If you don’t know me, you may think I am intimidating, bitchy, even intense. However, if you do know me, you know I am nothing like that. You know I have a big heart and love to help people.
You may also know that my partner, Chris Schreiber, and I, own The Underground Private Training Studio. It’s private. It’s a training studio. It’s by appointment only. We love it.
This year, we wanted to give back. We wanted to help more people or help make Christmas special for people. My heart will always be with the Veterans, but this year I thought we would do something different.
I contacted Maryhouse. Maryhouse is a nursing home here in Pierre. I was in contact with their Coordinator, Leticia Brewer. I told her what we wanted to do. She said absolutely. She was kind enough to put together a list of the residents, along with a few things they would like for Christmas. Us and our clients picked names on the list to buy presents.
Their wants were simple. Almost child-like. Candy, chocolate, salty snacks. There was a common theme. Several of the residents wanted warm socks and blankets or robes. Some wanted crossword puzzles, books or drawing supplies. It was so cute. Reading the list was so touching. One lady wanted ribbon candy. How absolutely adorable, yet heartbreaking at the same time. It really made me sad.
They loved the attention. It was easy to see they loved having company. One gentleman’s wife was in his room with him when we walked in. She was combing his hair. She was not a patient, but she spent a lot of time with him there. His room was comfortable. It had a woman’s touch. We stayed in his room for at least ten minutes. We watched him open his presents. At one point his wife scurried to get her camera. She told him to look up and smile. It was absolutely adorable. He gave a cute little smile and she took the picture. She was worried that his hair wasn’t quite right. He got candy. He opened the next present. Both of them were touched. It was a beautiful sweater and a pair of really nice socks. He loved it. She had us sign his book. It was heartwarming. I’m glad he had her company. I’m glad she was taking such good care of him. She was so patient. They were a team.
There was a handful of husband and wife residents/patients. They were together in one room. Living just as if they were in their own home or apartment, except the reality was they needed assistance. The reality was they needed help to care of themselves. The reality was they were there for each other as best they could. The reality was they loved each other and took their vows seriously. They were together until the end. Until they became parted by death. Touching and heartbreaking all at the same time.
Chris and I laughed that day. We laughed a lot. We also cried. So many emotions. Many times that day I felt sadness bubbling at the surface, tears about ready to burst through. It was hard a few times to hold it together.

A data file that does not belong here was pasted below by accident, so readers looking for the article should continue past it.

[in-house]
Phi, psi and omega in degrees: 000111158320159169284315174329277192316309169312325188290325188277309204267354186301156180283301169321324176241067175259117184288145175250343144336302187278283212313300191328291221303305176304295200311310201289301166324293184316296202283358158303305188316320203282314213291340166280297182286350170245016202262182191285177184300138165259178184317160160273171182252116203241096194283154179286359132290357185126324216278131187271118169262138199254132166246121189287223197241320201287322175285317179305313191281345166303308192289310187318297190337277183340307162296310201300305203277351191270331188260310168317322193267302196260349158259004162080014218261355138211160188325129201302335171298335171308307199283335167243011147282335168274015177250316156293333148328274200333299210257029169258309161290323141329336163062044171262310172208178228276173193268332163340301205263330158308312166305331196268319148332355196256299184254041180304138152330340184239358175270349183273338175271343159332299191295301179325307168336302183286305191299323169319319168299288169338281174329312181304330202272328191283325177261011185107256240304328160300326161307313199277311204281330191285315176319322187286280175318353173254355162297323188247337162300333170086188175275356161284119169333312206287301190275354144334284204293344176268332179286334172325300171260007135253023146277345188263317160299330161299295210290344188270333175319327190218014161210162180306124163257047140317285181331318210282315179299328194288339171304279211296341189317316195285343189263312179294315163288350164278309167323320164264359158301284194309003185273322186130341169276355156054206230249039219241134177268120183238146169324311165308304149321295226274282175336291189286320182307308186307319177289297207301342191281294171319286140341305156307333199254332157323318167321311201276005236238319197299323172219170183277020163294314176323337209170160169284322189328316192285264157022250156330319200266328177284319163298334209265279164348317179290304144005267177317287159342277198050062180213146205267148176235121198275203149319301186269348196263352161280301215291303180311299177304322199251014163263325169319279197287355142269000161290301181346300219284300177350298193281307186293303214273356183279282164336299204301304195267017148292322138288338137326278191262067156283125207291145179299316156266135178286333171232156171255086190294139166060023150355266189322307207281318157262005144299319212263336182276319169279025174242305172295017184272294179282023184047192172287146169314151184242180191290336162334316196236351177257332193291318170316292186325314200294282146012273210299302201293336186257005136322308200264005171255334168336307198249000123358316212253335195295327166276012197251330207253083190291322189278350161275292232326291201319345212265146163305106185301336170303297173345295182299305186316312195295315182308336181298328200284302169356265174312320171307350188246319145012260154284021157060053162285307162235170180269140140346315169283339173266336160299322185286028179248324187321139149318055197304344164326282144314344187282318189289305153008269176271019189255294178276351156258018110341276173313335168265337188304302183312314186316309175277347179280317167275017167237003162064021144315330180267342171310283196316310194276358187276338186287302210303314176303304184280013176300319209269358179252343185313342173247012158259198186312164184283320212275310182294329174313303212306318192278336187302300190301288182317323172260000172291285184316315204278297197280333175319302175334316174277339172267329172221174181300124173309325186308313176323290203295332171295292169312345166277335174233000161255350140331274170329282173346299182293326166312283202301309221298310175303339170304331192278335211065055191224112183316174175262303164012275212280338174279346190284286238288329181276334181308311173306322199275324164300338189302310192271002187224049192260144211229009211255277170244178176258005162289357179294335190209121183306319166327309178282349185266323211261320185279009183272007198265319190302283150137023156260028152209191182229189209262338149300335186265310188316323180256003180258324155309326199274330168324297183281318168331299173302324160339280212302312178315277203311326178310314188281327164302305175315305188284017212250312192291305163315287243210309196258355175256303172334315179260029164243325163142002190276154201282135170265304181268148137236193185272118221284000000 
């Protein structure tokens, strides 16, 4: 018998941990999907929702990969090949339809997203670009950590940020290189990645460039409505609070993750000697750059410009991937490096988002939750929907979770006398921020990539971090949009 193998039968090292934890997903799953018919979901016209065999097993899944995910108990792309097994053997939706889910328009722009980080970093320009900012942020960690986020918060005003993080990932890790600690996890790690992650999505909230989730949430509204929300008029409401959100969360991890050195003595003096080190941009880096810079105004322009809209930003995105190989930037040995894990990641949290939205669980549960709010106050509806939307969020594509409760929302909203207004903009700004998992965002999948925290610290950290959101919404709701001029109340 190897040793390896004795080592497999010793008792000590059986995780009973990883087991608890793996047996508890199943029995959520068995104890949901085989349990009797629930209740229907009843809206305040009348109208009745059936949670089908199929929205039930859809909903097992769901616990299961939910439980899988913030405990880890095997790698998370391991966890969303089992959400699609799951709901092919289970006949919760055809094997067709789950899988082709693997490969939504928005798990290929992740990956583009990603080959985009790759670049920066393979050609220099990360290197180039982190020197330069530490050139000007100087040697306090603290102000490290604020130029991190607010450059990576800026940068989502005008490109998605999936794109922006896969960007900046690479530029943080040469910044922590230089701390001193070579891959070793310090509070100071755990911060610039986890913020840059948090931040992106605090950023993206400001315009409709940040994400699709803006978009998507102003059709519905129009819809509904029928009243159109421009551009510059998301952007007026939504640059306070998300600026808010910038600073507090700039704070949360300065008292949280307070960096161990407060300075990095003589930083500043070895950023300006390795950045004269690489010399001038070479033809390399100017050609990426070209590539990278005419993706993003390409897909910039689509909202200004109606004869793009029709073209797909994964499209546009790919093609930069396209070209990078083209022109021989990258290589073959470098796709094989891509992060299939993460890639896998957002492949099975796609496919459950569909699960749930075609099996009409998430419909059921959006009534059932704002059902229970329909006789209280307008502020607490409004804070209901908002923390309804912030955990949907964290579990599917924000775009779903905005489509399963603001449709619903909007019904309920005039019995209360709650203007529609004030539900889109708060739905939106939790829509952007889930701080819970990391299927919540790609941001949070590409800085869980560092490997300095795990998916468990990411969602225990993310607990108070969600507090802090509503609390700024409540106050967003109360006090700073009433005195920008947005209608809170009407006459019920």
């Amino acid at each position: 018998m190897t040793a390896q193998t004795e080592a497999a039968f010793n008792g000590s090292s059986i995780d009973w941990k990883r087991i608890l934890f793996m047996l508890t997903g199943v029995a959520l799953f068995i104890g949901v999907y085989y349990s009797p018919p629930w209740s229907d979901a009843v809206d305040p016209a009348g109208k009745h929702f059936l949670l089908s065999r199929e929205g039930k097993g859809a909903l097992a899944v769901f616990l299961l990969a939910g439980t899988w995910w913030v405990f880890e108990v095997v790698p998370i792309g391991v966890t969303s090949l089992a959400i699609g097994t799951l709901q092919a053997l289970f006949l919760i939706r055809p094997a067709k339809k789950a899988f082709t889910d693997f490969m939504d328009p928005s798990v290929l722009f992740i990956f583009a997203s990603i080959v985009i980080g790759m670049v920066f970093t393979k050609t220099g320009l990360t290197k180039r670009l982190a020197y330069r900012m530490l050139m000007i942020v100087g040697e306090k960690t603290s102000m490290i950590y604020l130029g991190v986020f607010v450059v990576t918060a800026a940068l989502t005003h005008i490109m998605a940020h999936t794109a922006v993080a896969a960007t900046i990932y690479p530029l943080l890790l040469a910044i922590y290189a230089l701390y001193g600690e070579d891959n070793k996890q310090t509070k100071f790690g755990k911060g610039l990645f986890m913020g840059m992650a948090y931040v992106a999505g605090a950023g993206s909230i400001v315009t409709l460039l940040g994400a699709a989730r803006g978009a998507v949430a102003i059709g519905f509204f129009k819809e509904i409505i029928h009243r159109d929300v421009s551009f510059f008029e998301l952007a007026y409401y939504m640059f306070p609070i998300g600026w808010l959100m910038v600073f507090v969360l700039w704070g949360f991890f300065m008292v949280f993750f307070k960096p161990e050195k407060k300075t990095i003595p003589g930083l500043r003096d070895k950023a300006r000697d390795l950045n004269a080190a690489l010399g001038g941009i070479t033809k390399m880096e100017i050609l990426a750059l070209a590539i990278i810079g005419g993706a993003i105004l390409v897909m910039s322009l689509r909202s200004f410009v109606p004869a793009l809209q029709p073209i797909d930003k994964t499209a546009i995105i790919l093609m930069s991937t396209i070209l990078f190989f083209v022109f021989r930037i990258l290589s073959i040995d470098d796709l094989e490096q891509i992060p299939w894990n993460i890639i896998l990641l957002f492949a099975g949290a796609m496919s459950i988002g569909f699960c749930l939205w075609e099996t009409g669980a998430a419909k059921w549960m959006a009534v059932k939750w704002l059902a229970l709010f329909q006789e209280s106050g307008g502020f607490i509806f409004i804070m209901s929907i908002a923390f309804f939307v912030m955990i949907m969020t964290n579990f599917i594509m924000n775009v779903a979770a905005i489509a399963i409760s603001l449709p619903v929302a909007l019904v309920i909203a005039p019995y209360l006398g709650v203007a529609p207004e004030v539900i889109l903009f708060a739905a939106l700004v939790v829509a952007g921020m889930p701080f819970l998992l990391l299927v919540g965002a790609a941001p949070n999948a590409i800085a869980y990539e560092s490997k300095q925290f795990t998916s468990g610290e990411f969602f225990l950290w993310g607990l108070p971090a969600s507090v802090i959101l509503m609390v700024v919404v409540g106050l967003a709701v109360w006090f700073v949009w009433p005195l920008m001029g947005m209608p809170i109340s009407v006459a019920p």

We walked into her room. It was spotless. It was immaculate. It was a grandma’s room, or in this case, her home. Her bed had a beautiful bright colored quilt, I think it was yellow. She had her windowsill decorated for Christmas. Snowmen. She was sitting in her chair. She was wearing gray slacks and a navy blue sweater. She was beautiful. Dainty and dignified. One look at her and you wanted to hug her. She was beautiful. We told her who we were and that we wanted to bring her a Christmas present. I put the present in her lap. She looked up and was saying something to us, but we couldn’t really hear or understand. Then she started crying. She was so touched and so grateful. She kept wondering why we were bringing a present to her. She was beautiful. She kept hugging us and holding Chris’ hands. She would have held our hands all day. And if we could have, we would have held hers all day. She was beautiful.
It was so cute to be able to watch some of them open their presents. Another beautiful little lady, got a collapsible clothes hamper. It was so touching when she said, “Oh, how nice. I really needed one of these.” Of course they never remembered what they had asked for. The surprised looks on their faces said it all. She hugged us too. She gave big squishy hugs. She was adorable.
Every single one of them said thank you. Many of them wondered why we were doing it. A few weren’t too sure about where we came from, “The Underground, sounds illegal,” they would tell us. We just laughed and laughed.
Those nurses and aides and Leticia are absolutely amazing. Those residents are in good hands. God bless them.
That day was so special. That day we will never forget. I have not stopped thinking about those people.
But why wait until “tis the season?” How about any time? Those people are the forgotten generations. The ones who are done. The ones who need us. The ones who need some attention. We need to give it to them.